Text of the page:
Helpless, hopeless, pointless, shut down, exhausted and a deep desire to go on a semi-permanent Netflix binge are just some of the delights you can expect to experience when you’re feeling overwhelmed. Overwhelm occurs when you’re mentally and emotionally burdened by a situation or circumstance you don’t feel in control of and don’t see a way out of. It’s often accompanied by its party pals; procrastination, anxiety and worry making it a particularly unwelcome visitor.
I’d describe my own experience of overwhelm as ‘not being able to see the wood for the trees.’ A feeling that kept me paralysed in worry, overthinking and inaction, but when dealt with, directed me to change my life for the better.
As unpleasant as it is, overwhelm is often a sign that something (or a collection of somethings) in your life needs to shift. It’s a precursor to burnout and if it’s not checked and dealt with can lead to long term anxiety and depression.
That’s the bad news, the good news is that there are quite a few strategies you can implement to relegate overwhelm to the sidelines and get your life back on track. And, once you implement the strategies that work best for you on a regular basis, you’ll quite successfully be able to repel overwhelm in the future.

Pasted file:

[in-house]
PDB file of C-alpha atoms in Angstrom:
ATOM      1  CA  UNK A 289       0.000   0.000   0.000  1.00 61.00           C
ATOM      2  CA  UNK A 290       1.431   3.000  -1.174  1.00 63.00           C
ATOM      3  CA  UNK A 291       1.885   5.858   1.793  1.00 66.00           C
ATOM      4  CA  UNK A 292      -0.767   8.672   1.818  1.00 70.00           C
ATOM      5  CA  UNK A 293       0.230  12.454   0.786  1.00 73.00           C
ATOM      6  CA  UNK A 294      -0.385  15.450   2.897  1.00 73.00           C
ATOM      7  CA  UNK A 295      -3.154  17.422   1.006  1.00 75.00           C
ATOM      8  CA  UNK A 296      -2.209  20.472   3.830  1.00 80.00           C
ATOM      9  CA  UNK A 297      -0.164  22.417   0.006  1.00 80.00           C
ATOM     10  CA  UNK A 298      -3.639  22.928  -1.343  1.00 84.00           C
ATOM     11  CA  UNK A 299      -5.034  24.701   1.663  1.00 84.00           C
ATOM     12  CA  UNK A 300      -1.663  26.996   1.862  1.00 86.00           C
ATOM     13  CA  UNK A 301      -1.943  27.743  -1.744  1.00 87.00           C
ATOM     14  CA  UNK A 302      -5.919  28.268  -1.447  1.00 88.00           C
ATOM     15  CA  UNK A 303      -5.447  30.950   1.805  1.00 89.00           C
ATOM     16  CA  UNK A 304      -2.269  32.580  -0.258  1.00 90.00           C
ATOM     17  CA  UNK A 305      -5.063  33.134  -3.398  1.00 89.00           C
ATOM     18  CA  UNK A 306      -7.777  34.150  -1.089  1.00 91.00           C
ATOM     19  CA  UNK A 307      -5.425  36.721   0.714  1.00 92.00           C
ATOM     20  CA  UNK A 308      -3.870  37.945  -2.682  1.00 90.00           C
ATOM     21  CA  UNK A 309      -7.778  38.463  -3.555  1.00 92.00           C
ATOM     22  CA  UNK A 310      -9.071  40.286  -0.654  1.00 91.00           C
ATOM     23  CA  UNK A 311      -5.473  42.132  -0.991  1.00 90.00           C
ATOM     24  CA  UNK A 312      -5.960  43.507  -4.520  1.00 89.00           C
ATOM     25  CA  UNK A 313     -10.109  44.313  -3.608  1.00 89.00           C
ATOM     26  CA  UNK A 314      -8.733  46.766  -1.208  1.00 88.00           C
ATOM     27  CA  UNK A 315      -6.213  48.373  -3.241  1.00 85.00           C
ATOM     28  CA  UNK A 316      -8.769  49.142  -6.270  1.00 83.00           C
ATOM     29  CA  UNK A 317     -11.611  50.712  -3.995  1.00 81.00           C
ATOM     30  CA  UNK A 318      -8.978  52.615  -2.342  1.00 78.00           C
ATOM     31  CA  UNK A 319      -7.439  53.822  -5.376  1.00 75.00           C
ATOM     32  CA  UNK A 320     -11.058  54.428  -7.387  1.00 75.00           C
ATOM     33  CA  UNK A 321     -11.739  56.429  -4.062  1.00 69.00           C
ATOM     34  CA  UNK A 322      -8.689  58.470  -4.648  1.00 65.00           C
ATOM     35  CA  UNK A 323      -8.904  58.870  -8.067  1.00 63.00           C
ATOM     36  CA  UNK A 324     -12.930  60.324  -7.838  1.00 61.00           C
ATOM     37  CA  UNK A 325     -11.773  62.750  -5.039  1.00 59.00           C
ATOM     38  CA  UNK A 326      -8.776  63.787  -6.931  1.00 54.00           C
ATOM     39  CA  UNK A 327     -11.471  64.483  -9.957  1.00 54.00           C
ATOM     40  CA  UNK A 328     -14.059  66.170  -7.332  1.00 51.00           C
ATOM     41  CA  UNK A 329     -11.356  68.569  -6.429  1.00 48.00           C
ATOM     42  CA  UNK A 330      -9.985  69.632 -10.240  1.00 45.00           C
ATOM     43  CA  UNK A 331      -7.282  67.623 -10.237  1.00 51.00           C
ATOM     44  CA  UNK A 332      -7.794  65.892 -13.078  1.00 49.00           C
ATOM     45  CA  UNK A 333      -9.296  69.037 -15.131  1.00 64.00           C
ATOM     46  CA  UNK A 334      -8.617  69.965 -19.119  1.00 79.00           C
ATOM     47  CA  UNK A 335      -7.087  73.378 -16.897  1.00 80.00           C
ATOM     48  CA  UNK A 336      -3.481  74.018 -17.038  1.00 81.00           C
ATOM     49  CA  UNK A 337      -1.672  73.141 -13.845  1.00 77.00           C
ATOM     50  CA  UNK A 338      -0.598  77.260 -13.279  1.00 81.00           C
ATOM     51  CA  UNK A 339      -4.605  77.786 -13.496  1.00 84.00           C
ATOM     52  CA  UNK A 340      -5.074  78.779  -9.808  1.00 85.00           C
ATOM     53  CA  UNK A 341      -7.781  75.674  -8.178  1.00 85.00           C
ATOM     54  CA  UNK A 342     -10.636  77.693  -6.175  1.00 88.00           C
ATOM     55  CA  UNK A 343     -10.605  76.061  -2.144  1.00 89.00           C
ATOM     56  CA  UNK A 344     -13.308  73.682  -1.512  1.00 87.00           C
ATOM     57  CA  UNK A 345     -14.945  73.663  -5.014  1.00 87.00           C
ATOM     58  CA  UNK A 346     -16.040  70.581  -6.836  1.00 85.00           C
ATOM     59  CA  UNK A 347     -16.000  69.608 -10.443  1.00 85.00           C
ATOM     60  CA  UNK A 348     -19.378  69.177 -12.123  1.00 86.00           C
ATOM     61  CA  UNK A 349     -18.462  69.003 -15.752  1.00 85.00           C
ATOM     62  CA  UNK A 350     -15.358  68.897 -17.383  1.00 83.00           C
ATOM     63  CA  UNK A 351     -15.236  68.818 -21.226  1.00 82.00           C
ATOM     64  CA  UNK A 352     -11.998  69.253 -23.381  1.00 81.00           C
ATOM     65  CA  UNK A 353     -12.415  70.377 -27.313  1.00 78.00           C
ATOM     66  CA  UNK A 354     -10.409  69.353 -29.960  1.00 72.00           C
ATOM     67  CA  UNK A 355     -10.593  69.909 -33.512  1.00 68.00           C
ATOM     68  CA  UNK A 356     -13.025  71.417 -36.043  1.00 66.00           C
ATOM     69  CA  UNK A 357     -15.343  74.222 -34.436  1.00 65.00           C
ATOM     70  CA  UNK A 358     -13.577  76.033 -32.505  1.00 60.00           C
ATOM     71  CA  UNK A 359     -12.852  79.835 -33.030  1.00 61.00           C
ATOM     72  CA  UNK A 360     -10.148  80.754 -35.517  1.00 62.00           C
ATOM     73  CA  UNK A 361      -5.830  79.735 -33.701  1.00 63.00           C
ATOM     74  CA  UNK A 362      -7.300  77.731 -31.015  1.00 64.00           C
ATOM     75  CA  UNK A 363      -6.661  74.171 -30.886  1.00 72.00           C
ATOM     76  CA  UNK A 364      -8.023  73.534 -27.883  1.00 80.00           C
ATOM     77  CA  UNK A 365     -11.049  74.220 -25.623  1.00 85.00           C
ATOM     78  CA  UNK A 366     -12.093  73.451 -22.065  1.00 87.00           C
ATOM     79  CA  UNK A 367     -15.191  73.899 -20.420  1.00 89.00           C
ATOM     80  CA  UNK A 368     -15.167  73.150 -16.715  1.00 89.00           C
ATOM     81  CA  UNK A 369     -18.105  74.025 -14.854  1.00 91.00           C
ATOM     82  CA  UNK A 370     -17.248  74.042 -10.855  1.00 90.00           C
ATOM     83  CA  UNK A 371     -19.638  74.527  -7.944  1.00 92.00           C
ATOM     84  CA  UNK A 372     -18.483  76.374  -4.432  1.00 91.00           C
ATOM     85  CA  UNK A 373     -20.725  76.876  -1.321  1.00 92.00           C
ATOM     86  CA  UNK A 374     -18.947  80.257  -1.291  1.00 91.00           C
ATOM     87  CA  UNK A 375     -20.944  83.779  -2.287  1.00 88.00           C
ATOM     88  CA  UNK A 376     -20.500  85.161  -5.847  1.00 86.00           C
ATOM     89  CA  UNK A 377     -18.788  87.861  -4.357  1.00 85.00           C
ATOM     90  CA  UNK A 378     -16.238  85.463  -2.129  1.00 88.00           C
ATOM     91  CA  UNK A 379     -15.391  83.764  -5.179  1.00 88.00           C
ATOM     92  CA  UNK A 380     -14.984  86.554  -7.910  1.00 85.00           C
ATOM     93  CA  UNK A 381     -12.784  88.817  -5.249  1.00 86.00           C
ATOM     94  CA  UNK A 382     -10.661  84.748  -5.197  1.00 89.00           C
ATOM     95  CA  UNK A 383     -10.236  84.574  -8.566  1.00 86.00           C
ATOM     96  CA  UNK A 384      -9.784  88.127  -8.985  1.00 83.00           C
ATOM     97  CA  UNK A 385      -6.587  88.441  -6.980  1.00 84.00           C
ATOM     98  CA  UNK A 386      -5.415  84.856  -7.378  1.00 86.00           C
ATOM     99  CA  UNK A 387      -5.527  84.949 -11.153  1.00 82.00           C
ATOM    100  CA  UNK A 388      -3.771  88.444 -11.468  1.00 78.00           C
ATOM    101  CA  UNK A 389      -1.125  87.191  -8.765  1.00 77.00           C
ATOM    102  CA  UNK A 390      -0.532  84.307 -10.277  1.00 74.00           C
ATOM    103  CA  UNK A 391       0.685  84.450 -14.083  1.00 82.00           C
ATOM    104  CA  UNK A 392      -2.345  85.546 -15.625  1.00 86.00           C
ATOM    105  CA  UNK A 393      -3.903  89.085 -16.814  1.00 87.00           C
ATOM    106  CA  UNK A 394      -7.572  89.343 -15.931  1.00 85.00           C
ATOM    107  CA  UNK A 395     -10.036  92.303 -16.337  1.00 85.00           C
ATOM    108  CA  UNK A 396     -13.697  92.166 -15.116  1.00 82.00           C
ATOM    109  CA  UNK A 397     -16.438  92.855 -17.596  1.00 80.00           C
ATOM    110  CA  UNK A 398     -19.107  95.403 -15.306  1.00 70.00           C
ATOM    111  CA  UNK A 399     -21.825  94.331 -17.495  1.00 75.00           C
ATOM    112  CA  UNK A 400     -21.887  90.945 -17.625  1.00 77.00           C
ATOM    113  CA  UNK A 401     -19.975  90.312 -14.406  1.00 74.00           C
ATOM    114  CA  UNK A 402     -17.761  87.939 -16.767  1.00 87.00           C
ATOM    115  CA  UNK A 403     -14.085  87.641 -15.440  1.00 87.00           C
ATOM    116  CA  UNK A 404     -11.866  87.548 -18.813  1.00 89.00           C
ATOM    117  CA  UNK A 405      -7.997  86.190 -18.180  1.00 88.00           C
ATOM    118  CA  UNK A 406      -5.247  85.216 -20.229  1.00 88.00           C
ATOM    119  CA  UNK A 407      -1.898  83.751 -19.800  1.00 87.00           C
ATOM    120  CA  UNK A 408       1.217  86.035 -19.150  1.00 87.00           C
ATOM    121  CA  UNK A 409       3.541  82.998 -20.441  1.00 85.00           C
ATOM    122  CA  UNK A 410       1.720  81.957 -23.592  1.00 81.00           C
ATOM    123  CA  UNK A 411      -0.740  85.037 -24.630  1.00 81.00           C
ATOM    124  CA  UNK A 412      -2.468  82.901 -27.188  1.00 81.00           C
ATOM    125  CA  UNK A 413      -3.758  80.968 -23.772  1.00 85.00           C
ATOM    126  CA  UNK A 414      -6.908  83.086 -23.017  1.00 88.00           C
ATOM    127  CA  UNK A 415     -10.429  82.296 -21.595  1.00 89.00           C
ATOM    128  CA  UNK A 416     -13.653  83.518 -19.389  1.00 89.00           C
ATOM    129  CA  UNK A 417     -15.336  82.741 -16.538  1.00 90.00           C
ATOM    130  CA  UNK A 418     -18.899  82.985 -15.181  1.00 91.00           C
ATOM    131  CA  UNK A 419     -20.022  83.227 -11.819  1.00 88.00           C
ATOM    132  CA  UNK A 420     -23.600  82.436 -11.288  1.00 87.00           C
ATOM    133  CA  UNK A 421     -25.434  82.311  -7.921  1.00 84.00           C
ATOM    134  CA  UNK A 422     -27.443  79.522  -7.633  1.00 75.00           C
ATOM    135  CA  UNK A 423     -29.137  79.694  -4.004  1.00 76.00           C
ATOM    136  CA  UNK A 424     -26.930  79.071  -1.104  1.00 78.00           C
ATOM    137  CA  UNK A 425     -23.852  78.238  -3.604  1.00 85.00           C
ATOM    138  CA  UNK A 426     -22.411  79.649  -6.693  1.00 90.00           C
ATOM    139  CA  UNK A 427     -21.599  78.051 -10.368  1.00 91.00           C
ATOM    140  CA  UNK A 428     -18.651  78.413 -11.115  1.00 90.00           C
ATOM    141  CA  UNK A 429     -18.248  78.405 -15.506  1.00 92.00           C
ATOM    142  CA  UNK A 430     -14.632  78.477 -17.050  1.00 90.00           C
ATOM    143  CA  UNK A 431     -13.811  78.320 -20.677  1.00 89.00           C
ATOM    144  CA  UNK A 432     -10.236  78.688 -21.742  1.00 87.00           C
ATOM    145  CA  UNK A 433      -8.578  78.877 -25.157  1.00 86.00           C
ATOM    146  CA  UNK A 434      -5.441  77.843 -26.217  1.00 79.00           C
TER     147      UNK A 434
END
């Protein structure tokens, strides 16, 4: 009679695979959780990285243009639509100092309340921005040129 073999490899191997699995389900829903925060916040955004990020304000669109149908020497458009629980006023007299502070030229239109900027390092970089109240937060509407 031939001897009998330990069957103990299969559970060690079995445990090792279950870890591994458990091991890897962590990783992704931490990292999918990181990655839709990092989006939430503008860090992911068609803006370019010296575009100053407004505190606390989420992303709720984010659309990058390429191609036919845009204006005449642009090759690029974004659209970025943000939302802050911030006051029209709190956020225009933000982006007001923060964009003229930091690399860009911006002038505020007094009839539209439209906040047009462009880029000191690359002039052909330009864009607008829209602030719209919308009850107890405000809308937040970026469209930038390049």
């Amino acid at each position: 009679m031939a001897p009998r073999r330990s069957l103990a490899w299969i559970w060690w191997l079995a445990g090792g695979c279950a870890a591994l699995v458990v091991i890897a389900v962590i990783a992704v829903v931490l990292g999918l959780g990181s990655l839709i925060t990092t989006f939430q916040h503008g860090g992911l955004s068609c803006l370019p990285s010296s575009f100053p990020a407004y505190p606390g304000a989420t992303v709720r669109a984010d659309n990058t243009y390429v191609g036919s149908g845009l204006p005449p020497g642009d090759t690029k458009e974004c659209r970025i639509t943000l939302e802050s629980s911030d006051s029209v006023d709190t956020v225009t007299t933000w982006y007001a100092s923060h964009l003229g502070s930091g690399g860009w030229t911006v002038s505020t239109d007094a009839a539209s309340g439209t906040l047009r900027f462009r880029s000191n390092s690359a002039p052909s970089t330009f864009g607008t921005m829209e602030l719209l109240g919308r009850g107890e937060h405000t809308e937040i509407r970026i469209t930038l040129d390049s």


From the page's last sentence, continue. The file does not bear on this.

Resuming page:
12 ways to reduce overwhelm
Acknowledge where and why you feel overwhelmed
When you take the time to stop and listen to your overwhelm, it’ll enlighten you. Perhaps you’re taking on too many tasks at work (hello people pleasers I see you), maybe the way you’ve been running your business isn’t working anymore and you need to change things up (that was my story) or could it be time to be brave and ask for some help around the house rather than trying to do everything all on your own.
Prioritise the urgent and important tasks
It’s really easy to get caught up with spending the majority of your time on urgent, but not really important admin tasks like replying to emails, or, as was the case for a couple of my coaching clients, individually replying to hundreds of Whatsapp messages a day (yikes!). Learning to prioritise your to-do list, implement automation systems and focus on the tasks that move you forwards is key.
Work on one task at a time
Multitasking is not a skill, it’s disorganisation in disguise. Start and finish one task at a time and you’ll get more done. This is especially important if you have ADHD, which leads me to…